August 7, 2016, by Kathryn Steenson
Mr William Saville’s Crime
William Saville (1815-1844) is not a resident that Nottingham, or any other city, would boast about. The child of a violent drunkard who grew up to become a murderer would have been little more than a footnote in Nottingham’s history had it not been for the terrible events at his execution.
The whole story is told in the 1844 pamphlet “Some particulars of the life, trial, behaviour, and execution of William Saville, for the wilful murder of his wife and three children: with a full account of the fatal accident at the execution” (Ref: EMSC Not 3.H64 SAV). Much of it is taken from local newspaper reports and includes the trial report, a biography, Saville’s confession, a report of his execution and subsequent tragedy, and a list of the dead and wounded including some excerpts from the inquests.
As the pamphlet’s title makes clear, Saville was convicted of murdering his wife Ann (aged 38) and their children Harriet (7), Mary (5) and Thomas (3) on 21st May 1844.
Ann was not considered a ‘good’ catch. Ten years older than Saville and missing an eye, she had already had one illegitimate child by another man when she fell pregnant by Saville, who wasn’t held in high regard by the community either. Social pressure and the promise of a house from her relatives persuaded them to marry. From the outset Saville was an abusive tyrant. Ann reportedly said the happiest she had been during her marriage was when her husband was imprisoned for theft.
At the time of the murder, Ann and the children were in Nottingham Workhouse. Saville sent weekly parcels of tea and sugar, either as his way of supporting his family, or to buy Ann’s silence. He found employment as a stocking weaver and began a relationship with a young lady.
The jury believed that his often-expressed desire to marry her was sincere. That was his motive for luring his inconvenient family to Colwick Wood and slitting their throats with a razor, which he then placed in his wife’s hand to frame her.
The case was reported nationally and gripped the public imagination. Hundreds visited the site of the murders, rather gruesomely named by locals ‘Saville’s Spinney’, to take twigs and leaves as souvenirs.
Court reports described him as 5 ft 6 inches tall with thinning dark hair and a sallow complexion. His calm demeanour did not befit a murderer, but the pamphlet thoroughly outlines the evidence against him: witnesses who saw all five heading to the woods; neighbours and colleagues who attested to his temper and dishonesty; and physicians who examined the bodies and testified that Ann could not be responsible for either the neck wounds or the bloody handprint on her clothing.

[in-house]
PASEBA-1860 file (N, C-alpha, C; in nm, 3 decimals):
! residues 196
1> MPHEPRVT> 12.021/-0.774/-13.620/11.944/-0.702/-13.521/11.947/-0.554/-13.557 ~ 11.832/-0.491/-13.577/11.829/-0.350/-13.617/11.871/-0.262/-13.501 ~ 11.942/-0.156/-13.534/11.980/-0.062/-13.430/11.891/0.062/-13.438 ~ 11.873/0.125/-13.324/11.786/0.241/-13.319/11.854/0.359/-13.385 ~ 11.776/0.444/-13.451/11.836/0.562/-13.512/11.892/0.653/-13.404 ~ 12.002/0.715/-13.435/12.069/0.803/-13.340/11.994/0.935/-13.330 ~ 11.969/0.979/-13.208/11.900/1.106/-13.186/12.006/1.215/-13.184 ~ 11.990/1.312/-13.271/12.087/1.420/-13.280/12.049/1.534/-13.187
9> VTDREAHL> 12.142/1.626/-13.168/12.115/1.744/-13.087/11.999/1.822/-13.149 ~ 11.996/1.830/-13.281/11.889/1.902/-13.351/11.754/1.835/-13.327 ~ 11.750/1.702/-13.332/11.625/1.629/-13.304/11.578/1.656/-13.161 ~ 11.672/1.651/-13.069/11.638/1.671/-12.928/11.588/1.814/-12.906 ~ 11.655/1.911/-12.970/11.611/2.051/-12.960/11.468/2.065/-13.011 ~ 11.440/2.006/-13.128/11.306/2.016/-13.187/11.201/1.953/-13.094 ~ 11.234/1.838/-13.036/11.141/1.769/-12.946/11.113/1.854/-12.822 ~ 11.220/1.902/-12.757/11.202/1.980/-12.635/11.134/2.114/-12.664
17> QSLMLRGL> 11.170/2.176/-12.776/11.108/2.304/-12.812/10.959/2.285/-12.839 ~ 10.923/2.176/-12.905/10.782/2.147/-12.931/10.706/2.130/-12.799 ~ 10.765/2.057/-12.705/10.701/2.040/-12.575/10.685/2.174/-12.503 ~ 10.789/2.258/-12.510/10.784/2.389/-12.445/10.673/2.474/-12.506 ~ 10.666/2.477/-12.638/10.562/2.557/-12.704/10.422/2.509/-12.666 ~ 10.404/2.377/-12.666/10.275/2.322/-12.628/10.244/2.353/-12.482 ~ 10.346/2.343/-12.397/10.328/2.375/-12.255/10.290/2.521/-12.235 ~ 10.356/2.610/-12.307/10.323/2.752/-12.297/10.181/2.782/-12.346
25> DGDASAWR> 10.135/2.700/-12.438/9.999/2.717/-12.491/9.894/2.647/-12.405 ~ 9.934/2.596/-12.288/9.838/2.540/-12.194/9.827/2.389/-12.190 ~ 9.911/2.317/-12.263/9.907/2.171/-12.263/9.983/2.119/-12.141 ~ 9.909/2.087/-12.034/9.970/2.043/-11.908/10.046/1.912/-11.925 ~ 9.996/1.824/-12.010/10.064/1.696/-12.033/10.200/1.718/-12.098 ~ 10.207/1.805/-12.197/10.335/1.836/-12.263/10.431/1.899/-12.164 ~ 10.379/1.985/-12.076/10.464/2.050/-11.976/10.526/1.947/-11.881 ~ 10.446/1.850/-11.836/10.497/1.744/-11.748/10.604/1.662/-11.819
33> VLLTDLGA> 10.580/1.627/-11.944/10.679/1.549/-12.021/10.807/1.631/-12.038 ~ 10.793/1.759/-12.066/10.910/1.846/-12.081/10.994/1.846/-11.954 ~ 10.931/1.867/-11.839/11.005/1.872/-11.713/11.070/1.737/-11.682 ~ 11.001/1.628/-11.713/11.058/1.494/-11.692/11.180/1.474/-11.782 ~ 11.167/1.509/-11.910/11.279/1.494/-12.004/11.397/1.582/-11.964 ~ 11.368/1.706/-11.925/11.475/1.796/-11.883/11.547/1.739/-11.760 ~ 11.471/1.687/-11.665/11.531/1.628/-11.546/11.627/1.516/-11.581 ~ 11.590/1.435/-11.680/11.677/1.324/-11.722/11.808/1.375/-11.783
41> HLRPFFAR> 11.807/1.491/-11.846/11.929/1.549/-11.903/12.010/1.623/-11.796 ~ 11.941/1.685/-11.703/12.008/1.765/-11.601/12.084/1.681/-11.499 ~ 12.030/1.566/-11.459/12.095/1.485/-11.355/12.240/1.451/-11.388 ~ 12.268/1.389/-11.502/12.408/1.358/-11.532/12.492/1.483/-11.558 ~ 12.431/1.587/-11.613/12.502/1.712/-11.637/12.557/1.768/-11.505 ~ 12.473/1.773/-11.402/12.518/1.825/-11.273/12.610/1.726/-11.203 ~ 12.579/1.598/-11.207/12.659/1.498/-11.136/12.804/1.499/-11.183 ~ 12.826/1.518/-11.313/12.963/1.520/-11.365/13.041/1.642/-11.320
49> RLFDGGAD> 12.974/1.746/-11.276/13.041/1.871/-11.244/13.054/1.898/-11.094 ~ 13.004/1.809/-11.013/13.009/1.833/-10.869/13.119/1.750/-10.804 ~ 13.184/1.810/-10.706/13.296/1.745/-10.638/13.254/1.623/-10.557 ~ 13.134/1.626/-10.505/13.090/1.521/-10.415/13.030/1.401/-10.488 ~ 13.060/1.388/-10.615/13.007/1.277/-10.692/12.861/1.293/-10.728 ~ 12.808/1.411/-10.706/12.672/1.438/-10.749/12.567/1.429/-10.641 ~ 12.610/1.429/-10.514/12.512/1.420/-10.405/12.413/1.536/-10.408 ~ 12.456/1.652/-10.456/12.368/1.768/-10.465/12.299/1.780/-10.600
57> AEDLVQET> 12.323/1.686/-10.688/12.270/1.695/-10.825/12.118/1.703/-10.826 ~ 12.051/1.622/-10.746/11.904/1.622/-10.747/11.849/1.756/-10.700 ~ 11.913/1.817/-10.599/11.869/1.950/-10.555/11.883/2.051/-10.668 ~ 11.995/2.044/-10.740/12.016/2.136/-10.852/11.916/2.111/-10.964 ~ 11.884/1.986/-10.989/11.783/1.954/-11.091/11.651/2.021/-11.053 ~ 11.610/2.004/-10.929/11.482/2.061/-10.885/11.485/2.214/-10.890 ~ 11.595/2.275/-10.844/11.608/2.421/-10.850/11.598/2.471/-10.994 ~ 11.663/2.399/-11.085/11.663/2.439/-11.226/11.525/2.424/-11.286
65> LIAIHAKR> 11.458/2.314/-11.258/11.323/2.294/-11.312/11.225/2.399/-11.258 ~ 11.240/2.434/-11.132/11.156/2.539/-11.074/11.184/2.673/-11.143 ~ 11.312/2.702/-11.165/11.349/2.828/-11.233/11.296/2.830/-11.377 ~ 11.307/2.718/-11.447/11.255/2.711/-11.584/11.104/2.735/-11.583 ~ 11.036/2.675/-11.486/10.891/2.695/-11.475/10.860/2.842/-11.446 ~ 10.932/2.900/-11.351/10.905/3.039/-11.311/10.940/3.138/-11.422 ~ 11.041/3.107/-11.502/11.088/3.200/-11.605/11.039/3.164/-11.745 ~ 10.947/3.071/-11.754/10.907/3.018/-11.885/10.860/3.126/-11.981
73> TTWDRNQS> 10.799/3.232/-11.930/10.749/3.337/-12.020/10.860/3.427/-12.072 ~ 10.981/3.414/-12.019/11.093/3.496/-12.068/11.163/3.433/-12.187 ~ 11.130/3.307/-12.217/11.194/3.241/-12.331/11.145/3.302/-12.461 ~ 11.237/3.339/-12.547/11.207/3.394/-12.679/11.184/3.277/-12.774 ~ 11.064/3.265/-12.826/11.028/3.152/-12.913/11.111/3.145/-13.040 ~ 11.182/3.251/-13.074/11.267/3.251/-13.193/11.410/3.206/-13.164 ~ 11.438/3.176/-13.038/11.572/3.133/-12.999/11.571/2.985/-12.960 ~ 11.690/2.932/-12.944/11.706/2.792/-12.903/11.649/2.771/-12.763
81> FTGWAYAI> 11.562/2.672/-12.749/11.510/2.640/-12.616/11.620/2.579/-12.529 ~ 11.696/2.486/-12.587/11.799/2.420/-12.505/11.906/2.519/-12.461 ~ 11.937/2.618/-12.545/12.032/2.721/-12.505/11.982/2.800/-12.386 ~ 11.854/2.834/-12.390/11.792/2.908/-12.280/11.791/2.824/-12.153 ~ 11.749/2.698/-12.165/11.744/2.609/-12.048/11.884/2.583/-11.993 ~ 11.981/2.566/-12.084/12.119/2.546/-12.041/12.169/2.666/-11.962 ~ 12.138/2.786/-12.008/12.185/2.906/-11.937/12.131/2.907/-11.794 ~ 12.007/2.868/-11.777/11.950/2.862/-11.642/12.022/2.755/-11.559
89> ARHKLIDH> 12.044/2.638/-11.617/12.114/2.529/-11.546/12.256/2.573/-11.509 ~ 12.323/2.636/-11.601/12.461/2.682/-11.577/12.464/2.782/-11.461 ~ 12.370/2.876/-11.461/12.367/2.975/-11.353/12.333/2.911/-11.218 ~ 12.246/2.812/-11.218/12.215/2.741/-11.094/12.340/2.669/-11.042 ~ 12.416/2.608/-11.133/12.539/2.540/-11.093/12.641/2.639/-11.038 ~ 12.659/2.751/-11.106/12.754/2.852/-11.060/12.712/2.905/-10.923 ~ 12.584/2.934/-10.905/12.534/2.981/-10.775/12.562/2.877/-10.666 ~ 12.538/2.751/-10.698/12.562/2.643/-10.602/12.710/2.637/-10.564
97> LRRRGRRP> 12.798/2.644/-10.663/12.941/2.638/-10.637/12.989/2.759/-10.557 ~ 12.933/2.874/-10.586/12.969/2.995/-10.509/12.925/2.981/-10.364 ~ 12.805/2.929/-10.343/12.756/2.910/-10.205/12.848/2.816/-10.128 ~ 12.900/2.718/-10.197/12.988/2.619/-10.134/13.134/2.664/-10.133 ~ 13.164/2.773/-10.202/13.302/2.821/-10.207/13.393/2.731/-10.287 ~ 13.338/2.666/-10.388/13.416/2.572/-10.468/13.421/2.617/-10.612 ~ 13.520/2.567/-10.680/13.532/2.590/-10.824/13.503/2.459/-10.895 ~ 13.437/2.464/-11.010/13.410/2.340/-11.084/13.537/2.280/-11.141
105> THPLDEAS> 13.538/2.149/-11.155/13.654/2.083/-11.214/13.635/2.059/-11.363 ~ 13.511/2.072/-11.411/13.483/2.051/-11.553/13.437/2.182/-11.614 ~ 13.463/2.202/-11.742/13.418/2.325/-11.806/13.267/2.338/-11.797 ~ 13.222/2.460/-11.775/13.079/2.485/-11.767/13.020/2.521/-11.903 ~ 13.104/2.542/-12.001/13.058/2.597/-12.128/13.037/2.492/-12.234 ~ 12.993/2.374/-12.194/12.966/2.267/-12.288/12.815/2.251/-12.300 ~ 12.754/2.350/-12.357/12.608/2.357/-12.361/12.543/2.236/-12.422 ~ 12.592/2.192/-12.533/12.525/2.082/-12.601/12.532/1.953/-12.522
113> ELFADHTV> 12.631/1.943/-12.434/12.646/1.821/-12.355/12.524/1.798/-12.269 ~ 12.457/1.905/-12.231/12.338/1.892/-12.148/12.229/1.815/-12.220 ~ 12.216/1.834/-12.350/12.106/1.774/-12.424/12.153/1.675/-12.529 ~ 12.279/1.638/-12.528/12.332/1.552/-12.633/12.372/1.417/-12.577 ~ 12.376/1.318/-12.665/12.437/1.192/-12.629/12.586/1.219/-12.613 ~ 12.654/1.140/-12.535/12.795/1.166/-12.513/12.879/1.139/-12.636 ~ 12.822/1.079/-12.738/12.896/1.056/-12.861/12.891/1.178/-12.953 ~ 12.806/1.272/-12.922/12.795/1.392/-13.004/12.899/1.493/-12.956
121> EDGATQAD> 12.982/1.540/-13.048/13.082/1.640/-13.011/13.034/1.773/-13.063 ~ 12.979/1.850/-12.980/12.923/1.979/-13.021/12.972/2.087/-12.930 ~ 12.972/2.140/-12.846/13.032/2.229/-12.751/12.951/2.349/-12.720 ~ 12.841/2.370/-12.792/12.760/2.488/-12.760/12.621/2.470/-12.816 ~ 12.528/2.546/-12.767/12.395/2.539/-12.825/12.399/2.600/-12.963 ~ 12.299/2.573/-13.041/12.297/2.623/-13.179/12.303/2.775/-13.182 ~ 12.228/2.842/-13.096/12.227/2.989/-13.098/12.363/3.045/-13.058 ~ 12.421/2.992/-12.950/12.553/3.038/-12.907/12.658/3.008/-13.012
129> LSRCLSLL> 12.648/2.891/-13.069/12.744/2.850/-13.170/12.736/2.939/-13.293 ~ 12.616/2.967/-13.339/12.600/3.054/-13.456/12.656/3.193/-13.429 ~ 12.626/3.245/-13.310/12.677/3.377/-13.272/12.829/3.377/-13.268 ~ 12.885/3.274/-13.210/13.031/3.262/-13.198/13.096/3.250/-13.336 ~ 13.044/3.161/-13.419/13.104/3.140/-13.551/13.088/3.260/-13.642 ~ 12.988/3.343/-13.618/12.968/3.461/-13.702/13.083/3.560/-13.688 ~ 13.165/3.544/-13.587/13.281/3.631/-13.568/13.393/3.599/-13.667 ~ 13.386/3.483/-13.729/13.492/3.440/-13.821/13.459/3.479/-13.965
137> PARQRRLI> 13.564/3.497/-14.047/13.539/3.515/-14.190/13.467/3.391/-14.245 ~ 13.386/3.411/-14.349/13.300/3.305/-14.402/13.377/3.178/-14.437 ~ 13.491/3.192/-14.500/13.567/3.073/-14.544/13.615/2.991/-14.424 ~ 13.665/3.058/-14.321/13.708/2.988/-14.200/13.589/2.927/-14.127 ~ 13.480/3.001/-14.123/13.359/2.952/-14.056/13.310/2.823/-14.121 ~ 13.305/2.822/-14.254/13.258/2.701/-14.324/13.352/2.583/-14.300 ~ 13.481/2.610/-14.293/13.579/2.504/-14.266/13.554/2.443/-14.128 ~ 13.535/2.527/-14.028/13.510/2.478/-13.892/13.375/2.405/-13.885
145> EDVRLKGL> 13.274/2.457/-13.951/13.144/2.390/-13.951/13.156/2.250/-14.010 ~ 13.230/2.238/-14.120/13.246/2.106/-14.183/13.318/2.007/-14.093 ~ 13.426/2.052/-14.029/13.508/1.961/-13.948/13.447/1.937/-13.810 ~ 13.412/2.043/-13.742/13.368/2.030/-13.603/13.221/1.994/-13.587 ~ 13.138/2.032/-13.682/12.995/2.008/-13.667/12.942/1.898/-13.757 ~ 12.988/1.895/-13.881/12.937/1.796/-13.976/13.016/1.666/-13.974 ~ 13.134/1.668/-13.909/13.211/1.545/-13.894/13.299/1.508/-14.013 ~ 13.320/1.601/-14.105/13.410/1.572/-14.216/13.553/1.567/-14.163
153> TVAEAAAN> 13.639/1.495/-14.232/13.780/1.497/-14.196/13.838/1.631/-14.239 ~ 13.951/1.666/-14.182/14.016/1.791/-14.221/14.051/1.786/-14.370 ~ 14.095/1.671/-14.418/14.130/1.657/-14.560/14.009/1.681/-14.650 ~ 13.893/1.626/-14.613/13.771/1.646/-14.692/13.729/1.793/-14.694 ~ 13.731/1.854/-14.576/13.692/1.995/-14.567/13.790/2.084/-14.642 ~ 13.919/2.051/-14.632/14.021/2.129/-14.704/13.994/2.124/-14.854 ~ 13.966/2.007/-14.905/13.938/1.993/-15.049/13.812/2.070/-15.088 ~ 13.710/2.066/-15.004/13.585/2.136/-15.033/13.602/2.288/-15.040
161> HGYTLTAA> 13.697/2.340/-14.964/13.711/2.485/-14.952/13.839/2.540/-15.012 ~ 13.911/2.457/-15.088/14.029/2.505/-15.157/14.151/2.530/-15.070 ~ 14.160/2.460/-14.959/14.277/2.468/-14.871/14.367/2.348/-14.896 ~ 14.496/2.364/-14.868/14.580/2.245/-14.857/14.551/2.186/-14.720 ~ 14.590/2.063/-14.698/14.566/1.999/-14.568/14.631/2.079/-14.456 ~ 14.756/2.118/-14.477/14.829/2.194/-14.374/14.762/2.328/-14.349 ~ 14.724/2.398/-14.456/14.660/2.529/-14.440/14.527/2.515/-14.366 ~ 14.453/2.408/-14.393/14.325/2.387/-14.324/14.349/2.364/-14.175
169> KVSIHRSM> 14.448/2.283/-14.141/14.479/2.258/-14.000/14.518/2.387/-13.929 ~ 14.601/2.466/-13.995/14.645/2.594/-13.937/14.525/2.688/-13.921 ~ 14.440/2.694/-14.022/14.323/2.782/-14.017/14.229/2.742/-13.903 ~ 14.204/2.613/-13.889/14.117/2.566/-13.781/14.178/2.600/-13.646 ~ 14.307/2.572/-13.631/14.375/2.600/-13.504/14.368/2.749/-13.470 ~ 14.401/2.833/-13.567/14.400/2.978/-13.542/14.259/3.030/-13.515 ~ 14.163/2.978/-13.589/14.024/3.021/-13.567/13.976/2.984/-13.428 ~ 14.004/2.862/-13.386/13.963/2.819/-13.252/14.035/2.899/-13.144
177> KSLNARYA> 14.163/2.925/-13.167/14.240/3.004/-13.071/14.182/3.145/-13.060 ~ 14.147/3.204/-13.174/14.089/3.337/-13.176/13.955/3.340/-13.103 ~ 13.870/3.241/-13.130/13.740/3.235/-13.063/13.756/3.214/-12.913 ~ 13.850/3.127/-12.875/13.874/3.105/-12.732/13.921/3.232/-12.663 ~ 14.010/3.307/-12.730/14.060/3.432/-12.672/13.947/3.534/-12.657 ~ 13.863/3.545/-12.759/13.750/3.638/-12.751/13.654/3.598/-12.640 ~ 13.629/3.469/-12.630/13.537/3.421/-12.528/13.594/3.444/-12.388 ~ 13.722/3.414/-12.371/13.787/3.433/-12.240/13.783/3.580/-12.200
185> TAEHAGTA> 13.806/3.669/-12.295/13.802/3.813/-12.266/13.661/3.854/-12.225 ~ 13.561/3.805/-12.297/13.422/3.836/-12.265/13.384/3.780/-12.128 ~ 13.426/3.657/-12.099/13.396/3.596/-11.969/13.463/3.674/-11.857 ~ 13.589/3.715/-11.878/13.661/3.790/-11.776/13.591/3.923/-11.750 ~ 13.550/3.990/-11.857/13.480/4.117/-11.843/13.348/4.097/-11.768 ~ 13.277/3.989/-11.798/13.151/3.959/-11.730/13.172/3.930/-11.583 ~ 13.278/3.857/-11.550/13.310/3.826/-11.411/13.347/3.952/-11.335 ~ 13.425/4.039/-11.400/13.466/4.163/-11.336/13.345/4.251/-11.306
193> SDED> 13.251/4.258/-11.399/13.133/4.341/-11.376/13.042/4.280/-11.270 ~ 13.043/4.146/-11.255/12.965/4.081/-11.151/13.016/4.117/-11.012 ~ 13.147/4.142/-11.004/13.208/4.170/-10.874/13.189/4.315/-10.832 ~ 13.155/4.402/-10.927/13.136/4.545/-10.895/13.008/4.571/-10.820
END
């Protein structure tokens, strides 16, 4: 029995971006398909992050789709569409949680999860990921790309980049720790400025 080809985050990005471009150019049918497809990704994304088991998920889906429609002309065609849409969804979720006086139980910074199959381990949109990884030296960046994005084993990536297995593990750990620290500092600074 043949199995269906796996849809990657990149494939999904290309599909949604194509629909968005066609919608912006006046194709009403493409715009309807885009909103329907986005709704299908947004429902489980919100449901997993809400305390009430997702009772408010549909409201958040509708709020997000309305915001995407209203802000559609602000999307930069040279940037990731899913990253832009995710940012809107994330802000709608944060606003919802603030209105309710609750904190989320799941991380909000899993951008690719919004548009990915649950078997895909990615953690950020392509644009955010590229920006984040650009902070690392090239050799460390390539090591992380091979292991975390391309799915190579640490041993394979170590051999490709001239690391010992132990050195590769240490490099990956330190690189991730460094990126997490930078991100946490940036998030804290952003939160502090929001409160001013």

The jury convicted Saville after 18 minutes’ deliberation. He was sentenced to hang outside the Shire Hall on High Pavement at 8am on 7th August. Tens of thousands turned out to watch, but the larger than usual crowd did not alarm the authorities, who were used to public executions passing uneventfully (except for the condemned). This lackadaisical attitude to public safety was officially blamed for what happened by the inquest jury, who believed the authorities should have realised that a surge of people all trying to leave at once through the narrow streets was a crush waiting to happen.
It finally happened on that August morning, shortly after Saville was pronounced dead. The occupants of buildings along the route opened doors and windows to relieve the pressure on those crushed against walls and attempts were made to alert those at the back to slow down. People were trampled underfoot as the momentum pushed people along. As the head of the crowd entered the narrow steps of Garners Hill, leading to Narrow Marsh, someone slipped, and people started tumbling down the steps.
Twelve people died at the scene and several more succumbed to their injuries over the following weeks. Many more were hurt, suffering from crushing, bruising and broken bones. The youngest victim was 9-year old Thomas Easthorpe, killed alongside his older sister Mary. The oldest was a watchman aged 70, John Spinks, who lingered several days after having his thigh amputated.
The most striking fact is that the majority of the dead were barely into their teens. They had been given permission to go to the execution by their family or employers. In our modern society where audiences have to be at least 15 to see strong fictional violence in a film, it is shocking that a hanging was considered a suitable and fun entertainment for a 9-year old.
There were two other public executions in Nottingham before the practice was outlawed in 1868, both much more organised than Saville’s hanging. Were it not for the crush, Saville’s crime would have vanished from memory as much as it has from the physical landscape. Houses were built on Saville’s Spinney in the 20th century. The Shire Hall is now the Galleries of Justice Museum. Today the steps of Garners Hill, which run beside Nottingham Contemporary to a car park, are wide and well-maintained. There is nothing to indicate the events of 1844.